"But it's true that we didn't protest soon enough about Hitler," she told an interviewer during the filming of "Christabel." "We just didn't know what had hit us. You read about horrors in the newspapers, but you don't really wake up to them until they touch you personally."
The Guardian places the couple within the larger context of a sophisticated but fatally-flawed society which might have prevented disaster.
They shared upper-class manipulative skills and assumptions of privilege, as well as a "distaste" (her word) for the excesses of the Nazis, especially their petty-bourgeois obsession with "respectability".

Inevitably, they joined the small minority of aristocratic, professional and intellectual dissidents whose opposition to Nazism was aesthetic and moral rather than political and practical - until Germany's impending defeat was obvious.

Peter Bielenberg's disastrous early take on Hitler makes me think of my own original dismissal, in a succession sometimes blessedly interrupted, of Nixon, Reagan, and both George Bushes.
Neither Bielenberg nor his girlfriend had much interest in politics, and when they attended an open-air Nazi rally, he led her away as Hitler rose to speak. "You may think that Germans are political idiots," he confided, "but I can assure you that they won't be so stupid as to fall for that clown."
The rest is history, for Germany. Today the consequences of an overestimation of a people's intelligence are still in the future, for the U.S. In both cases, the mistake would be paid for by the entire world.

How could you? Down here there are a lot of us who look to your good sense these days, since we have nothing of that stuff left ourselves.

Maybe we can now understand why the Canadian government hardly complained when the U.S. deported one of its citiizens to Syria last year. While returning home to Ottowa from a vacation abroad with his family that September, computer consultant Maher Arar had stopped in New York to change planes. Instead, he was detained and deported by the U.S. government.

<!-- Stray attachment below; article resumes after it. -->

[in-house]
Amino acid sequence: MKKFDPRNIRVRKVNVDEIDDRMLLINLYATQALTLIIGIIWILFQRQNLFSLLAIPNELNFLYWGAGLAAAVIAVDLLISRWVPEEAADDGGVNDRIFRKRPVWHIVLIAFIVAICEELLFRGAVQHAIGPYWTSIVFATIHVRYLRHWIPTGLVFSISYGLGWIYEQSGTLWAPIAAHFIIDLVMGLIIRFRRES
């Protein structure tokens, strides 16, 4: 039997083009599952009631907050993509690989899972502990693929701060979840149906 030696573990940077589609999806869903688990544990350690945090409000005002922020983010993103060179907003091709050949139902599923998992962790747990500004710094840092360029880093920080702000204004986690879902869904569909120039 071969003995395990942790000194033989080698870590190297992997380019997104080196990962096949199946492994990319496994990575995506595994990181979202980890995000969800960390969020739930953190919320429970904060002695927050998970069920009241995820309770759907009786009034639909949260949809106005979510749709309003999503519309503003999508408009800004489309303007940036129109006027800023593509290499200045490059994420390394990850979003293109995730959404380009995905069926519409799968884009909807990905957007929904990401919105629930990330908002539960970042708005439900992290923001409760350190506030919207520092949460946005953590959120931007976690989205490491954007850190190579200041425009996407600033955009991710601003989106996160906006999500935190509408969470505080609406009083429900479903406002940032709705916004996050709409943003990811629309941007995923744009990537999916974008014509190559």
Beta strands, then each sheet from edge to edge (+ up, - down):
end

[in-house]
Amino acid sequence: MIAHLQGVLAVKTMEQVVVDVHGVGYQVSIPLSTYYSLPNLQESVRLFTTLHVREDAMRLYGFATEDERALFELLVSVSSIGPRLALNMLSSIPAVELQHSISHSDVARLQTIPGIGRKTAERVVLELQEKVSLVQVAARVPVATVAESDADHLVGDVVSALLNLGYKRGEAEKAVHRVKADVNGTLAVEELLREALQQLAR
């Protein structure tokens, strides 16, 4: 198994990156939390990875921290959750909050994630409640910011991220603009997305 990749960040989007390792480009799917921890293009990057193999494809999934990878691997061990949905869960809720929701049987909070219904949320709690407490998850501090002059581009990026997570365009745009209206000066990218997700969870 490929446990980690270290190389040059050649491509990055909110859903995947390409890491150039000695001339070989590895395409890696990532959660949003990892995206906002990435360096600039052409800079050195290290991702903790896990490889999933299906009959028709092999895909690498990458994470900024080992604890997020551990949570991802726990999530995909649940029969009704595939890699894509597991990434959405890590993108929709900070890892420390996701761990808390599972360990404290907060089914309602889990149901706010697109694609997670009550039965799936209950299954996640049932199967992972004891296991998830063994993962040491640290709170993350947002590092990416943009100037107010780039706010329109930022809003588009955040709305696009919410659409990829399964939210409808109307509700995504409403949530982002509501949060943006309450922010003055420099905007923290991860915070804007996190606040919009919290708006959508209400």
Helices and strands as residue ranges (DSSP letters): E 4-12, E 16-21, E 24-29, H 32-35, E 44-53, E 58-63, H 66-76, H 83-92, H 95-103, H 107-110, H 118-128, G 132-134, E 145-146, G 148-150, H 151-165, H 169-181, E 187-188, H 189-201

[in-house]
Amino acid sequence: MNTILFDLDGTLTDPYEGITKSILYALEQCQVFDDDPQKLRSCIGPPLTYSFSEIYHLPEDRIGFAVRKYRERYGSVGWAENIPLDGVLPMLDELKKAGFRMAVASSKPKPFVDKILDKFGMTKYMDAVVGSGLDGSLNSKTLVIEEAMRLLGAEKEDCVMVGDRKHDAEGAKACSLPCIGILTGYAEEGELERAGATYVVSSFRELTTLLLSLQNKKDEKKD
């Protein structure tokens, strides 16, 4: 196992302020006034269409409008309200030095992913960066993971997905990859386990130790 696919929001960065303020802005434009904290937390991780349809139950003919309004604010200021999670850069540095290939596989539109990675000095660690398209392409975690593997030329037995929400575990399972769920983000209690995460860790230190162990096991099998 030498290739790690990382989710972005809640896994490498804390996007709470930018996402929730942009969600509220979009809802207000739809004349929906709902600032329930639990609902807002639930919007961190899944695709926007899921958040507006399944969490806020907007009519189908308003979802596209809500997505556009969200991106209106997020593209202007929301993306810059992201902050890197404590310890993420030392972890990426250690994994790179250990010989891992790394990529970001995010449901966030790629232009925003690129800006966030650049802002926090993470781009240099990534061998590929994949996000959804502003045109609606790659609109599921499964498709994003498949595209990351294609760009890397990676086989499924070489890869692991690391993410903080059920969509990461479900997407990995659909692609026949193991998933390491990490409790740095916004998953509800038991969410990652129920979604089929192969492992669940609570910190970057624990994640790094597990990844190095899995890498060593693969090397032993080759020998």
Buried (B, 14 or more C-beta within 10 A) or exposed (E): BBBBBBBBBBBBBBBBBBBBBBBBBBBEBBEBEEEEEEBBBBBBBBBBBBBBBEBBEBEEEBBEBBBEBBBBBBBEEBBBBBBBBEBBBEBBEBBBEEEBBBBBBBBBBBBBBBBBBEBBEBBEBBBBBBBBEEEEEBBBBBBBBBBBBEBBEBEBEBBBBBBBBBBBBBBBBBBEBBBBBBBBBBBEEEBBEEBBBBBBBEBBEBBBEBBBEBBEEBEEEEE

He subsequently spent over a year in Syrian prisons, enduring beatings and tortures, and he has just returned home to Canada after being suddenly released last month. Arar and his family are accusing the Canadian security agencies, particularly the Royal Canadian Mounted Police, of providing information to U.S. authorities that led to his deportation.

After a virtual blackout of information for the last year, Canadian officials are now scrambling around trying to make just the right kind of fuss about the impropriety of the actions of the U.S. authorities and loudly denying that they themselves had anything to do with the outrage to one of their own.

I don't think it's going to work out well for them, even if they aren't likely to suffer the consequences that awaited Maher Arar.




the Apartheid Wall in Qalqilya

Meaning the grotesque Apartheid Wall being built by the Israelis in the occupied West Bank. Of course the IDF (Israeli Defense Forces) have a euphemism: In English, it's "the obstacle".

This Sunday, November 9, there will be demonstrations around the world against the injustice of the wall and the occupation of Palestine, but only if you go.

This particular date was selected in June by the PENGON/Anti-Apartheid Wall Campaign in order to coincide with the anniversary of the fall of the Berlin Wall. Some of us remember an additional significance for this date. November 9 is also the 65th anniversary of Kristallnacht .

[One other editorial note: Is it not appropriate to point out again and again that "the history" so often invoked to support Zionism, and especially its current abominations, is absolutely not the history of Palestine or Palestinians? And this petition comes from a German-American who wants nothing so much as to see people flourish in each other's society.]